All Posts in Category: (07) The Medicine of Life

Mental Health Monday – The Brain-Changing Benefits of Exercise






What’s the most transformative thing that you can do for your brain today?
Exercise! says neuroscientist Wendy Suzuki.
Get inspired to go to the gym as Suzuki discusses
the science of how working out boosts your mood and memory —
and protects your brain against neurodegenerative diseases like Alzheimer’s.


Dr. Wendy A. Suzuki is a Professor of Neural Science and Psychology in the Center for Neural Science at New York University. Her major research is be brain plasticity. She is best known for her extensive work studying areas in the brain critical for our ability to form and retain new long-term memories. More recently her work has focused on understanding how aerobic exercise can be used to improve learning, memory and higher cognitive abilities in humans.


Mental Health Monday – a Neural Portrait of the Human Mind




Brain imaging pioneer Nancy Kanwisher,
who uses fMRI scans to see activity in brain regions (often her own),
shares what she and her colleagues have learned:
The brain is made up of both highly specialized components
and general-purpose “machinery.” Another surprise: There’s so much left to learn.



Nancy Kanwisher FBA is a professor in the Department of Brain and Cognitive Sciences and an investigator at the McGovern Institute for Brain Research at the Massachusetts Institute of Technology








Mental Health Monday – What Really Matters at The End of Life




At the end of our lives, what do we most wish for?
For many, it’s simply comfort, respect, love. BJ Miller is a hospice
and palliative medicine physician
who thinks deeply about how to create a dignified,
graceful end of life for his patients.
Take the time to savor this moving talk,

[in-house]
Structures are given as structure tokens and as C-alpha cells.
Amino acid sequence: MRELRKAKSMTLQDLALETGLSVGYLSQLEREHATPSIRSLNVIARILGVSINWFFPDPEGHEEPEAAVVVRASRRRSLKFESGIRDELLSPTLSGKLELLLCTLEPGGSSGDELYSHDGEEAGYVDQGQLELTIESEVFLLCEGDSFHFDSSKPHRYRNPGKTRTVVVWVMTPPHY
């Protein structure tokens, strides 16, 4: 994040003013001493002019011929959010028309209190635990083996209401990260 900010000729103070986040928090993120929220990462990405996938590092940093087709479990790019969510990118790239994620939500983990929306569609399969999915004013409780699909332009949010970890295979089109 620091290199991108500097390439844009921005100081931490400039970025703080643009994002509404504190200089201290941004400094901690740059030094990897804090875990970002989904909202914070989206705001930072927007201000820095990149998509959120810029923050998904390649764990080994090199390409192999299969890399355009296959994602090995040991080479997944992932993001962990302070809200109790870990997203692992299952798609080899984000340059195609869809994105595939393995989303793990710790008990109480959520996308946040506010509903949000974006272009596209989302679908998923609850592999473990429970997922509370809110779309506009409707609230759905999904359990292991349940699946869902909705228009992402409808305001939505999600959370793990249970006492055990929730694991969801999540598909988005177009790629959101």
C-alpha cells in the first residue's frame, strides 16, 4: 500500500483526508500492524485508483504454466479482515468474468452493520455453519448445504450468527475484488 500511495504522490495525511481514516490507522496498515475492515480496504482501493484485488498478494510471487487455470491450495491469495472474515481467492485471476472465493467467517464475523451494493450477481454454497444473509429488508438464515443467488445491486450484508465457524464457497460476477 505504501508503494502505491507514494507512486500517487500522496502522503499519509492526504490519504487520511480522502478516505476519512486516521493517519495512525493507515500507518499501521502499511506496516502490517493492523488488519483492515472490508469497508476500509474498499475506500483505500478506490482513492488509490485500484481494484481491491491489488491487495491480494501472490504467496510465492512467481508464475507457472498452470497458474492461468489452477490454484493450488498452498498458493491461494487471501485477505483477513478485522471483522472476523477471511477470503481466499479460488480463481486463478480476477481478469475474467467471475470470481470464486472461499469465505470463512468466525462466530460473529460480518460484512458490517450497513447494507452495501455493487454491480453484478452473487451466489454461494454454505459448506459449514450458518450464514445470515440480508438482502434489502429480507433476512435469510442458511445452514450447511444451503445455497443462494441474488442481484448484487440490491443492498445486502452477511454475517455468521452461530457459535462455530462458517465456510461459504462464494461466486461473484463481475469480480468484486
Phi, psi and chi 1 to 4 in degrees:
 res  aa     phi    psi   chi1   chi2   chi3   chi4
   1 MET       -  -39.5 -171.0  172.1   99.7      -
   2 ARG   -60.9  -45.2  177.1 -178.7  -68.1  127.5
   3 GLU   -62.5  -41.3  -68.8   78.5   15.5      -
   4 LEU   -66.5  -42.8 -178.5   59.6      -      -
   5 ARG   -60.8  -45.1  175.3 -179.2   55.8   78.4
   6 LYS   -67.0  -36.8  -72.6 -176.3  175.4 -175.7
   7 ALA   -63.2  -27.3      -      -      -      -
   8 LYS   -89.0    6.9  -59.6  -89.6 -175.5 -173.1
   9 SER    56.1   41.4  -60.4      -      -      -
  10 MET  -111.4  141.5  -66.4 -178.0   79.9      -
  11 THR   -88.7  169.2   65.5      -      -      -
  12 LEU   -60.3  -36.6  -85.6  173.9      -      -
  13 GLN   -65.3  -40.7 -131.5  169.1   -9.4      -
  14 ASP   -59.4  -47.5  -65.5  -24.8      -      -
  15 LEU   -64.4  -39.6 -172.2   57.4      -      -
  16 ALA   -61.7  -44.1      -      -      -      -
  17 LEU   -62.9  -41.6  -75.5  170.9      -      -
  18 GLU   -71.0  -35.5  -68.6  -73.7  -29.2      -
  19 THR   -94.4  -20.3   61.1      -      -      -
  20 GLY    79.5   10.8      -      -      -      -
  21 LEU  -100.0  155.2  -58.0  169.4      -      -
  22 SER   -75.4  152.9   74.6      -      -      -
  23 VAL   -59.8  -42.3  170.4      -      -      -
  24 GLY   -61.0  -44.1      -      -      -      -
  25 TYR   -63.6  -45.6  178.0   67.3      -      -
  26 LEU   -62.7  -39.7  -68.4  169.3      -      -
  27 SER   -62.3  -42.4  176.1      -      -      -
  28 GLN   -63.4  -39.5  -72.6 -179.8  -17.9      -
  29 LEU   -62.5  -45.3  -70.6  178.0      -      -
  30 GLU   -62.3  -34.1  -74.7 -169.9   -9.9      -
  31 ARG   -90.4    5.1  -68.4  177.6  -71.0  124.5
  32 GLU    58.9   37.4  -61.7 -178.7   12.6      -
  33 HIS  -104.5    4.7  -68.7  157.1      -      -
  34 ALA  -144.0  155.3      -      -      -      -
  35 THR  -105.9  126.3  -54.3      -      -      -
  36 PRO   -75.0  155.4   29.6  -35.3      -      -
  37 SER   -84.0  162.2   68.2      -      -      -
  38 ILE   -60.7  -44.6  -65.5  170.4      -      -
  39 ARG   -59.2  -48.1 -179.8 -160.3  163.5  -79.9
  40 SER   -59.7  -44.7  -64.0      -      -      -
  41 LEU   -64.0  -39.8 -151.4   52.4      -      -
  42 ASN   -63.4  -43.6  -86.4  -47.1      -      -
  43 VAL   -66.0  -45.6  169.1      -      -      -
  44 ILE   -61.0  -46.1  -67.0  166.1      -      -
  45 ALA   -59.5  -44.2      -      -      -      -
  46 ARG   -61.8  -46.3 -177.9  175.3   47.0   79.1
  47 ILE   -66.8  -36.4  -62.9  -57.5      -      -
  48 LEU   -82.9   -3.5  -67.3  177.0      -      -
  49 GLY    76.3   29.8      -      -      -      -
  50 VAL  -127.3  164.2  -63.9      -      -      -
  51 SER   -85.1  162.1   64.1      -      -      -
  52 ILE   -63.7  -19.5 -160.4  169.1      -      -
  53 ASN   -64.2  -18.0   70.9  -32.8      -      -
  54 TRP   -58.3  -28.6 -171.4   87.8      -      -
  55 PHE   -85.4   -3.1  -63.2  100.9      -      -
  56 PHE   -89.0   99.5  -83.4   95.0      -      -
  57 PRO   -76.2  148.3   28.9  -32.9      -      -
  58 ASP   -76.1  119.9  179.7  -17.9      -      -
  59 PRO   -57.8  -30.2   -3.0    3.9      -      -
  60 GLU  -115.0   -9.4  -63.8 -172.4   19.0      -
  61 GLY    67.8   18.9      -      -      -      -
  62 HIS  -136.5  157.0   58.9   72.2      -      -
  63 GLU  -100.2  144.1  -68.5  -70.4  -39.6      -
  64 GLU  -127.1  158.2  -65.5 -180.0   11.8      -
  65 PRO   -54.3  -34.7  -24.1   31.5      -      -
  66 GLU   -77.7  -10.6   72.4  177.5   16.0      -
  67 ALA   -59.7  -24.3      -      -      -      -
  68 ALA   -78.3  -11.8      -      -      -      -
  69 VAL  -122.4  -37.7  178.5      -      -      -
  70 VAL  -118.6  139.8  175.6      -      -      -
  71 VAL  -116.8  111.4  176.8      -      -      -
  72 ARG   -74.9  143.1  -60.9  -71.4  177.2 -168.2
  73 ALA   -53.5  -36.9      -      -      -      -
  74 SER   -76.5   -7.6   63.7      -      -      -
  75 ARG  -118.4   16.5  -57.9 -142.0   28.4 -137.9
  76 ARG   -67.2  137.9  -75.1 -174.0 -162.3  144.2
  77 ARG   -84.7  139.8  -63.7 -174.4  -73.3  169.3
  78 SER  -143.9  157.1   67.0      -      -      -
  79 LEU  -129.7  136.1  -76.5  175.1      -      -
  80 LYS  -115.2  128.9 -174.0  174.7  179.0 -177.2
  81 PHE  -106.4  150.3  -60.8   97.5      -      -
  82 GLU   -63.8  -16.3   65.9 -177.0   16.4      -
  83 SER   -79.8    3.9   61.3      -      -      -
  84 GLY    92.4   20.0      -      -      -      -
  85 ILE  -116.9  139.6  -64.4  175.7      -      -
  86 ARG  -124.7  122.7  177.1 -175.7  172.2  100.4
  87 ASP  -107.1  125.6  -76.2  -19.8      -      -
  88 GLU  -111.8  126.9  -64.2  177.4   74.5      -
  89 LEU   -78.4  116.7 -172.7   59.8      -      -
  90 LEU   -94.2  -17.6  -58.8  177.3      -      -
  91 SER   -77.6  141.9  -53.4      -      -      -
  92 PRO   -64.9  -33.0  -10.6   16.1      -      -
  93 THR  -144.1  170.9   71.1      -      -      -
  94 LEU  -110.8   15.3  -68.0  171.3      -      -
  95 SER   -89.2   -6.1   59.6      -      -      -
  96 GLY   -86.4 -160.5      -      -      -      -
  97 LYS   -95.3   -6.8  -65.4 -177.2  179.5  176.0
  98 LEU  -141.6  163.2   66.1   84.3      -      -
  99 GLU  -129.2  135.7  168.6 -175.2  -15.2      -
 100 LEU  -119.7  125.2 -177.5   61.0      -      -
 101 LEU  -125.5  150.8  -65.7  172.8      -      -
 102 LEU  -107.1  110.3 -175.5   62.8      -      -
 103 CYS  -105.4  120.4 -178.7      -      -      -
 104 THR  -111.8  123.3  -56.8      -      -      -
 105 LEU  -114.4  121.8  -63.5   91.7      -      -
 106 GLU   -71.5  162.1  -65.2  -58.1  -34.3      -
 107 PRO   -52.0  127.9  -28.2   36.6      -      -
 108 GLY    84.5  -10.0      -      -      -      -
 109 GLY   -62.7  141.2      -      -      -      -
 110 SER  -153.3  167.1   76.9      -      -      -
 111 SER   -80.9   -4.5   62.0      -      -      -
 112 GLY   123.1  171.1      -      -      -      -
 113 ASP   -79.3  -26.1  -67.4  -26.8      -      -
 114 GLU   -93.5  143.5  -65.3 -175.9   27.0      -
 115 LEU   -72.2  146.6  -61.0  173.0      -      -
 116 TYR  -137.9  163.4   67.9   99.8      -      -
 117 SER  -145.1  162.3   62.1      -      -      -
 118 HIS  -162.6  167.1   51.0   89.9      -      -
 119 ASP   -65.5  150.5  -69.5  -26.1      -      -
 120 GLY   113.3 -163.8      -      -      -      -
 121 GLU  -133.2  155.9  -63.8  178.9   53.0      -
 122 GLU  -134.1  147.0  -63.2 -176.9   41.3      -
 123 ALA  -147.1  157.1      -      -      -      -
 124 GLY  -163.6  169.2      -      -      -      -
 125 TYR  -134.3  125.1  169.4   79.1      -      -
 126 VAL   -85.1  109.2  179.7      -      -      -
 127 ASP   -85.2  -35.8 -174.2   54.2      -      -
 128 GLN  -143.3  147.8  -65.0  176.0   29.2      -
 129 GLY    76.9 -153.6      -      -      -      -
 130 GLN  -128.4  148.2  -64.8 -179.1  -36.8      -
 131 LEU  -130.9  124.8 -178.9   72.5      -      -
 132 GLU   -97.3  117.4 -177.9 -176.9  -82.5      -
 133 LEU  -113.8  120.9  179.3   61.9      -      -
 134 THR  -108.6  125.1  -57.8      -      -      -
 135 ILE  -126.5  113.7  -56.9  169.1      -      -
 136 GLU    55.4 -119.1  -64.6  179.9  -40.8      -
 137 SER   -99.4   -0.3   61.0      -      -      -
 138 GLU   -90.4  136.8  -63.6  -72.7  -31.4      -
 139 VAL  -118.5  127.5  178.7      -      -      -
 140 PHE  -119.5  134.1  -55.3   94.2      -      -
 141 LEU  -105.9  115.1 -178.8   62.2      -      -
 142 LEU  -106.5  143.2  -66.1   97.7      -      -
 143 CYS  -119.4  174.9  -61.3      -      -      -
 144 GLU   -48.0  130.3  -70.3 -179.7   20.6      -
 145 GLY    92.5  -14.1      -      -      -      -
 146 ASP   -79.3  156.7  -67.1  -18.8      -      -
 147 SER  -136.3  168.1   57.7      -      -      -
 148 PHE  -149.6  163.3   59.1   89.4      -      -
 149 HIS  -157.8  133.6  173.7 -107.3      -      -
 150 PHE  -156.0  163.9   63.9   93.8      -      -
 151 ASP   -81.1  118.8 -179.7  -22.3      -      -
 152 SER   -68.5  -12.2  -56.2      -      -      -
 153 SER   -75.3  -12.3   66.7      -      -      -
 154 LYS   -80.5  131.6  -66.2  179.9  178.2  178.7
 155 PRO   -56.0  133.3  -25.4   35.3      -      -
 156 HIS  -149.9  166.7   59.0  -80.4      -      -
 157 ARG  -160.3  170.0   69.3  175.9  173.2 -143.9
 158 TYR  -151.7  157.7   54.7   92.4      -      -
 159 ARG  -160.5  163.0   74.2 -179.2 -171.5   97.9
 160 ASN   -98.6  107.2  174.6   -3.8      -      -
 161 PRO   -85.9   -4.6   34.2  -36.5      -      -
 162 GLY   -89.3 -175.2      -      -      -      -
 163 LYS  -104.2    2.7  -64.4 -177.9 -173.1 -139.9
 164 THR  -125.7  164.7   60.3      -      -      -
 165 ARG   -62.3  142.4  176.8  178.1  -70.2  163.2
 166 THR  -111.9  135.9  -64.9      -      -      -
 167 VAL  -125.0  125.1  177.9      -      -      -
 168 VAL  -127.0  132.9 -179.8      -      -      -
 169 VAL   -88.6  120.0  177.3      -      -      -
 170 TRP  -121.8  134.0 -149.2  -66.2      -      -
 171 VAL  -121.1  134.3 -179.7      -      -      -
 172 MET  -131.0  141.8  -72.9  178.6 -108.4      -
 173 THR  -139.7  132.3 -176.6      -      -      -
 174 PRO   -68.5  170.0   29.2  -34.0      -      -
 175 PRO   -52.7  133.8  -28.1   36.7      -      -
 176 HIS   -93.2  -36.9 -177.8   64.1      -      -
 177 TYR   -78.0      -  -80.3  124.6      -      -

which asks big questions about how we think on death and honor life.



Mental Health Monday – Childhood Sexual Abuse: A Survivor’s Story




        • 1 out of every 4 girls is sexually abused
        • 1 out of every 6 boys is sexually abused
        • 1 in 5 children are solicited sexually while on the internet.
        • Nearly 70% of all reported sexual assaults (including assaults on adults) occur to children ages 17 and under.
        • The median age for reported child abuse is 9 years old.
        • 85% of child abuse victims never report their abuse.
        • Nearly 50% of all victims of forcible sodomy, sexual assault with an object, and forcible fondling are children under 12.
        • More than 90% of abusers are people children know, love and trust.
        • 30-40% of victims are abused by a family member.
        • 50% are abused by someone outside of the family whom they know and trust.
        • Evidence that a child has been sexually abused is not always obvious, and many children do not report that they have been abused.
        • Young victims may not recognize their victimization as sexual abuse.
        • Nearly 70% of child sex offenders have between 1 and 9 victims…at least 20% have 10 to 40 victims.
        • An average serial child molester may have as many as 400 victims in his lifetime.
        • Nearly 50% of women in prison state that they were abused as children.
        • Over 75% of serial rapists report they were sexually abused as youngsters.
        • The way a victim’s family responds to abuse plays an important role in how the incident affects the victim.
        • Sexually abused children who keep it a secret or who “tell” and are not believed are at greater risk than the general population for psychological, emotional, social, and physical problems often lasting into adulthood.